De-Registration of a Hong Kong Company – Helpful Guide
Has your company come to a stand still? Are you not able to produce any profits or conduct business anymore? If your company is no longer functional, and you have exhausted all your options to continue operating it, then you might decide to deregister it. But before you can do that, you would have to check if your company has any debts or liabilities, which has to be taken care of prior to the de-registration of your HK company.
Why choose to de-register your HK company?
Although you might feel like it is time and sensible to close your company, you should avoid deregistering your HK business unless and until it is completely necessary. Consider different options, such as other business operations or possibly changing the company to a dormant status, until you begin to start operations again. Below are some of the main reasons as to why you should close your company in Hong Kong:
- It has failed to carry any sort of business.
- It is not able to earn any profit.
- The company is not able to pay of its debts.
- There is a fallout between the shareholders of the company.
- The statutory obligations were not complied with, which includes the mismanagement of company affairs and many others.
- There is a corporate restructuring of the association that owns the company.
If any of the cases is true for you, it is better to close your company. The process of closing a company in Hong Kong is called “liquidation.” There are two ways of closing a company, one is by winding it up and the other is done through the deregistration process. And although both the processes lead to the closing of a company, they follow entirely different methods. Here, we will cover the de-registration of an HK company.
Company’s Eligibility to De-registration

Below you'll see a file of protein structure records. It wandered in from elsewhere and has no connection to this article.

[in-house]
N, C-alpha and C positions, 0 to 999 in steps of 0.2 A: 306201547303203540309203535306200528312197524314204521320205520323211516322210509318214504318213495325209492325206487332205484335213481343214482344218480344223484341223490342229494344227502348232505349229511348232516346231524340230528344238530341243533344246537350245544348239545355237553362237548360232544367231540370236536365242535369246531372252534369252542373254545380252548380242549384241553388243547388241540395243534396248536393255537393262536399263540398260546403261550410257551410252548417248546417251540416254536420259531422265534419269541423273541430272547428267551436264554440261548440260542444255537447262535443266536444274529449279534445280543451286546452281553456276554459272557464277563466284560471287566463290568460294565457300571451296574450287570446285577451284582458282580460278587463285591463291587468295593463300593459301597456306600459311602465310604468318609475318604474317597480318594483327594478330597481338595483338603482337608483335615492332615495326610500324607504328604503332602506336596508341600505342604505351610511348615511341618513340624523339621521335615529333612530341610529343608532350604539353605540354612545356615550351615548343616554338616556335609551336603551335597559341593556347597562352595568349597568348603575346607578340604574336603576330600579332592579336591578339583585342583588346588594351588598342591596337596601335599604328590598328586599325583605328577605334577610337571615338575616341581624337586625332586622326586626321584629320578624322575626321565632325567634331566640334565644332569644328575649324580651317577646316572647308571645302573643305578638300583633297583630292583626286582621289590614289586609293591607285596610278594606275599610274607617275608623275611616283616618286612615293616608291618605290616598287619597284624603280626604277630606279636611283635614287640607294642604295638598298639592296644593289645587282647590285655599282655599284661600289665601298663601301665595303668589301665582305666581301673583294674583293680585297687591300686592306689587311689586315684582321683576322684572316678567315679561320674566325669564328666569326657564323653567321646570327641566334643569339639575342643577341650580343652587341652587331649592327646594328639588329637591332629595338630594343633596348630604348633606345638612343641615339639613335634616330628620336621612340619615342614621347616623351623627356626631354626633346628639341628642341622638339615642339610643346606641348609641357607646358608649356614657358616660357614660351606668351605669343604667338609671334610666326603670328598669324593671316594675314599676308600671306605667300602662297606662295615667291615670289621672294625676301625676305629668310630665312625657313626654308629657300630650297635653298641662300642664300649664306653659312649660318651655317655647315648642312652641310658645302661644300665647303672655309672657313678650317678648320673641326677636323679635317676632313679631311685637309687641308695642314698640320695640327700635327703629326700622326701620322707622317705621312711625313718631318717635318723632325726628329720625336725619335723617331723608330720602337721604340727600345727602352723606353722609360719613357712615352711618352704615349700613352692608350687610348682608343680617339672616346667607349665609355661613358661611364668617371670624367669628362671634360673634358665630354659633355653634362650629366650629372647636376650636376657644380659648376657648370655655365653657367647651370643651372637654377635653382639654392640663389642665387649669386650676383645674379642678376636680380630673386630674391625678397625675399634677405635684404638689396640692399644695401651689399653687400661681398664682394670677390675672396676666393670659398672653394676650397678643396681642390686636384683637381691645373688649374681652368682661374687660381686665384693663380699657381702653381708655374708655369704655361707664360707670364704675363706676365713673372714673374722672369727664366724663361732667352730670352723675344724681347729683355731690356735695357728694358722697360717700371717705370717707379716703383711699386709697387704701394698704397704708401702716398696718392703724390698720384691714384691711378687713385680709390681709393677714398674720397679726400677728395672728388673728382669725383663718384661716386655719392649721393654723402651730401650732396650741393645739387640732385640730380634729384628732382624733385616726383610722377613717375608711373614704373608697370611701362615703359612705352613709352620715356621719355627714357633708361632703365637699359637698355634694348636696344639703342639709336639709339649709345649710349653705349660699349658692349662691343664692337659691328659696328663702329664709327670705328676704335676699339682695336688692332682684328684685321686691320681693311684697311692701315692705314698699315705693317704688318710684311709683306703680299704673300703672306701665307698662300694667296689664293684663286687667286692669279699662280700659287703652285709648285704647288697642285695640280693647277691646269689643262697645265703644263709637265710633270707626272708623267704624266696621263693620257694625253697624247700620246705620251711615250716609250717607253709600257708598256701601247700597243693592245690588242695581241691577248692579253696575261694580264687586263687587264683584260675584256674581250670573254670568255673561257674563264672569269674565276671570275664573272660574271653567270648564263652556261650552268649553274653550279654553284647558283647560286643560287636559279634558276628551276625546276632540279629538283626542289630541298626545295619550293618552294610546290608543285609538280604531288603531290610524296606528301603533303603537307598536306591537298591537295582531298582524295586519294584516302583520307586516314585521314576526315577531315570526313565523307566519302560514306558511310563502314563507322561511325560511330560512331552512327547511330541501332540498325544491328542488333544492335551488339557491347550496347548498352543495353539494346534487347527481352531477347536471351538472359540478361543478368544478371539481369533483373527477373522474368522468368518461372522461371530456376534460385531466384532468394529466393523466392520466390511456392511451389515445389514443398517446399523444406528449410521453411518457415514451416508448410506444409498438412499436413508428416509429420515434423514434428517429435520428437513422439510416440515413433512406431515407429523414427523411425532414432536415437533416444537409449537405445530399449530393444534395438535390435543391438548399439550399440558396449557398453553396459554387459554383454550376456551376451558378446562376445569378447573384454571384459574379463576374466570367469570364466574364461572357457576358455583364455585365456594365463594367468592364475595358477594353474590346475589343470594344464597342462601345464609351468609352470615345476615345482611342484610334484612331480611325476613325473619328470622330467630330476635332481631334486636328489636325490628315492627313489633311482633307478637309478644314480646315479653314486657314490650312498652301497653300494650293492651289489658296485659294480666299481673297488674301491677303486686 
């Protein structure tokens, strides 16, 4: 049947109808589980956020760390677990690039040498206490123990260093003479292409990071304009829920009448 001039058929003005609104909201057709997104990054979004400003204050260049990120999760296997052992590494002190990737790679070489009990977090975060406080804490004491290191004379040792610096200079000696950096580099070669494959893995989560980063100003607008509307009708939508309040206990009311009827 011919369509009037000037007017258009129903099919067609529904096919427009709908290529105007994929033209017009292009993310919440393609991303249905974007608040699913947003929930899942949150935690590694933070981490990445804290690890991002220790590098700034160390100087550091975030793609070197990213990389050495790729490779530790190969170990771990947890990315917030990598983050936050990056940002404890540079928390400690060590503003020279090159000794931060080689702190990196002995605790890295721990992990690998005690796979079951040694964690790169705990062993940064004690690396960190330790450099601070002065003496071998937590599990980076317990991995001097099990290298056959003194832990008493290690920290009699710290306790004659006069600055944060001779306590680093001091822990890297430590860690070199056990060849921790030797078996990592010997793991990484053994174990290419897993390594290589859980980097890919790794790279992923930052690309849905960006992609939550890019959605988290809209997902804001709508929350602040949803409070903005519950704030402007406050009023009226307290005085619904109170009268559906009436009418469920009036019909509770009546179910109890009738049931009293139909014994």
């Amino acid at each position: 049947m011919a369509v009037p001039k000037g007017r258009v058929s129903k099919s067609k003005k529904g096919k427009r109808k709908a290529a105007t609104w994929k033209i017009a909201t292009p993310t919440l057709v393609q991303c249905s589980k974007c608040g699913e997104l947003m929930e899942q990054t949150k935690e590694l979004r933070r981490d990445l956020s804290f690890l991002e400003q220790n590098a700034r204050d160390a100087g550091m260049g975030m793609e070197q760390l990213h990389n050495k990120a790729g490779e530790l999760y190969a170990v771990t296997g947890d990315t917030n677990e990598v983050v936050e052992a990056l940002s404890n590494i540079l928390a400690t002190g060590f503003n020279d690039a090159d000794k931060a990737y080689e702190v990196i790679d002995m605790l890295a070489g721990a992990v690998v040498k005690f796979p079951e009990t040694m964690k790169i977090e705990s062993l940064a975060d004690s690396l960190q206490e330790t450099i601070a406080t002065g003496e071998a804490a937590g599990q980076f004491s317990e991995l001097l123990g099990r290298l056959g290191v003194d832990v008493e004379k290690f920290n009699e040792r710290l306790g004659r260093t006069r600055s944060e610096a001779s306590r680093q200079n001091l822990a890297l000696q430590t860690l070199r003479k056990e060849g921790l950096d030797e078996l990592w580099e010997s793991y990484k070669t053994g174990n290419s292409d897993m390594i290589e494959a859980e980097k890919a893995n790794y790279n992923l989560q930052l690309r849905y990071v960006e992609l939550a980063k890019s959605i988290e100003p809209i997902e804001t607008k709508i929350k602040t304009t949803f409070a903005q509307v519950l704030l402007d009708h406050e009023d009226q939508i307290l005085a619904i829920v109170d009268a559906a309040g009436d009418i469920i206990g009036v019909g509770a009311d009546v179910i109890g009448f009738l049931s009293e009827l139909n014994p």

For a company to be deregistered with the government, it would have to be a defunct solvent and a private limited or limited by guarantee company. A company is said to be defunct when it is no longer functional. And it is said to be solvent when the business does not have any liabilities or debts and can be closed easily. Basically, before you can close your company, you should be clear from any legal issues and debts. Other than that, it should no longer be operating or earning any profits.
Here are the conditions that you would have to meet before you can apply for the de-registration of your HK company:
- Every member of the business approves for the deregistration.
- There is no outstanding liabilities in the company.
- There isn’t any legal proceedings of the company.
- The assets of the company does not include immovable property in Hong Kong.
- The business operations have not yet started in the company; or the company has not been able to operate for at least 3 months before the application is submitted.
- The company has received the Notice of No Objection (NNO) from the IRD so that it can be deregistered.
If these are true for your business, you would be able to close your company. You would need to use the “Notice of No Objection” and the required fee for applying for the de-registration of your HK company. Below are the steps that you would have to follow for closing your company:
In this step, the company would need to receive the No Objection Letter from the Inland Revenue Department. To get this, you need to properly file for de-registration and then give it to the Commissioner along with the fee for the de-registration of your HK company. As a matter of fact, if your request is declined or you change your mind to not close your business, you would not be able to get the fee back, as it is non-refundable.
As soon as the company receives the “Notice of No Objection,” you would then have to proceed with the application for the deregistration of your HK company. This application should be submitted to the Registrar of Companies. Below are the documents that are needed to be given to the Companies Registry (CR):
- The form NDR1 that is properly completed.
- The original copy of the “Notice of No Objection” that was obtained from the IRD’s Commissioner.
- Any additional document that the CR can request that is in connection to deregistering your company.
For you to be prepared, here is the fee structure of what you would be spending for the de-registration of your HK company: